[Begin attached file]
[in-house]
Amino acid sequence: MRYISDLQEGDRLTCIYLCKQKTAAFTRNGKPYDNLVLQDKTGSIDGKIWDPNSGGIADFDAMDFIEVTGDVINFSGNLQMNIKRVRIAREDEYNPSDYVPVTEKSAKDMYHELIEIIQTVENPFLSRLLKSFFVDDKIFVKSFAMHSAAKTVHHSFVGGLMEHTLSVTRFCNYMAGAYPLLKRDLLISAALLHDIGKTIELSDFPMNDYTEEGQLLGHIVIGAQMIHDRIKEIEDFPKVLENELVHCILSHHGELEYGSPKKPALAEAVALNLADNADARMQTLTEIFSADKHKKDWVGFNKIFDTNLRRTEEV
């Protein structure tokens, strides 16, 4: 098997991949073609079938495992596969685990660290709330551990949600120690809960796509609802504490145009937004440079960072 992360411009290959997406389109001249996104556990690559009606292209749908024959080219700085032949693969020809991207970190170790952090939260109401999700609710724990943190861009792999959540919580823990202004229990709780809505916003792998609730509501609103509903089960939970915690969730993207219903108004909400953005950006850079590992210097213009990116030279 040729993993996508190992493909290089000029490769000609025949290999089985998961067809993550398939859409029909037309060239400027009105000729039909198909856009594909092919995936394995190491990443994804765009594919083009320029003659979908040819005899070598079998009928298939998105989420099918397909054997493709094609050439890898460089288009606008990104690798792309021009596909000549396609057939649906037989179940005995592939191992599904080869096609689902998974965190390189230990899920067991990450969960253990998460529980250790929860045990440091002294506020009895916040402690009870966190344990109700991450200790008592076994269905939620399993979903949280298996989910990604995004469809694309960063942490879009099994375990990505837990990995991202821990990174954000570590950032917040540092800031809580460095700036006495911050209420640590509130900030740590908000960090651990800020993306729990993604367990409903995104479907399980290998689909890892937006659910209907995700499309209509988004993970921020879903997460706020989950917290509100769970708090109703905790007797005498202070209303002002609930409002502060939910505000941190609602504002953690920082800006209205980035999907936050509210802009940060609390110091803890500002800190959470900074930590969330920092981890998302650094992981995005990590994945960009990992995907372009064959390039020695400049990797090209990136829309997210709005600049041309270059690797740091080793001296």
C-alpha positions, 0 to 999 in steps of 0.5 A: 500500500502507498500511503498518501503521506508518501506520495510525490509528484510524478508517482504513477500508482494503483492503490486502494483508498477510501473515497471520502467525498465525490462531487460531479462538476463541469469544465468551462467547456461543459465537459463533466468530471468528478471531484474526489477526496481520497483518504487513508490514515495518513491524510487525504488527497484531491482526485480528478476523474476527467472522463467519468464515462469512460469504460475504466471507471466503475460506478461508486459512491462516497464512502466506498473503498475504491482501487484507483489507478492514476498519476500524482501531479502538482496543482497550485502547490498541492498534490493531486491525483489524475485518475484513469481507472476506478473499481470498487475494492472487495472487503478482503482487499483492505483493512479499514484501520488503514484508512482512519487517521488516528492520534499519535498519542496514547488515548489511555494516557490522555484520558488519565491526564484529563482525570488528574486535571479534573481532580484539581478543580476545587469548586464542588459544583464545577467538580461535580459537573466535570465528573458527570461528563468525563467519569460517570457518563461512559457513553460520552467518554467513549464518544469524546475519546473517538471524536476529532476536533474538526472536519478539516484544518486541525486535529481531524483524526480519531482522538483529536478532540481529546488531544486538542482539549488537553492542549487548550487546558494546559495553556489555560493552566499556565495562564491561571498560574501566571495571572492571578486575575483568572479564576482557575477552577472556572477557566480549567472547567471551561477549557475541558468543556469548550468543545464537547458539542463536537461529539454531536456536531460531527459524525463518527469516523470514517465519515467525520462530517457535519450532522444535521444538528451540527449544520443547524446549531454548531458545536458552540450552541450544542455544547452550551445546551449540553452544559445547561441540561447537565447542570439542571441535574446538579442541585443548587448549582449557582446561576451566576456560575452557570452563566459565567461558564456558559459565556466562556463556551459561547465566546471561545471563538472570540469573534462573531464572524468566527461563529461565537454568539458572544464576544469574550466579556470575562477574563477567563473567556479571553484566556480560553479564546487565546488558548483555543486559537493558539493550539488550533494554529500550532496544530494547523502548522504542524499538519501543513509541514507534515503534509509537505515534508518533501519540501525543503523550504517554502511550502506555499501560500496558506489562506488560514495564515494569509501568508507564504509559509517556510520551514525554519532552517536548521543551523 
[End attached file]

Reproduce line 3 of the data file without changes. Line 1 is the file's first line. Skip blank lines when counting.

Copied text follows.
């Protein structure tokens, strides 16, 4: 098997991949073609079938495992596969685990660290709330551990949600120690809960796509609802504490145009937004440079960072 992360411009290959997406389109001249996104556990690559009606292209749908024959080219700085032949693969020809991207970190170790952090939260109401999700609710724990943190861009792999959540919580823990202004229990709780809505916003792998609730509501609103509903089960939970915690969730993207219903108004909400953005950006850079590992210097213009990116030279 040729993993996508190992493909290089000029490769000609025949290999089985998961067809993550398939859409029909037309060239400027009105000729039909198909856009594909092919995936394995190491990443994804765009594919083009320029003659979908040819005899070598079998009928298939998105989420099918397909054997493709094609050439890898460089288009606008990104690798792309021009596909000549396609057939649906037989179940005995592939191992599904080869096609689902998974965190390189230990899920067991990450969960253990998460529980250790929860045990440091002294506020009895916040402690009870966190344990109700991450200790008592076994269905939620399993979903949280298996989910990604995004469809694309960063942490879009099994375990990505837990990995991202821990990174954000570590950032917040540092800031809580460095700036006495911050209420640590509130900030740590908000960090651990800020993306729990993604367990409903995104479907399980290998689909890892937006659910209907995700499309209509988004993970921020879903997460706020989950917290509100769970708090109703905790007797005498202070209303002002609930409002502060939910505000941190609602504002953690920082800006209205980035999907936050509210802009940060609390110091803890500002800190959470900074930590969330920092981890998302650094992981995005990590994945960009990992995907372009064959390039020695400049990797090209990136829309997210709005600049041309270059690797740091080793001296």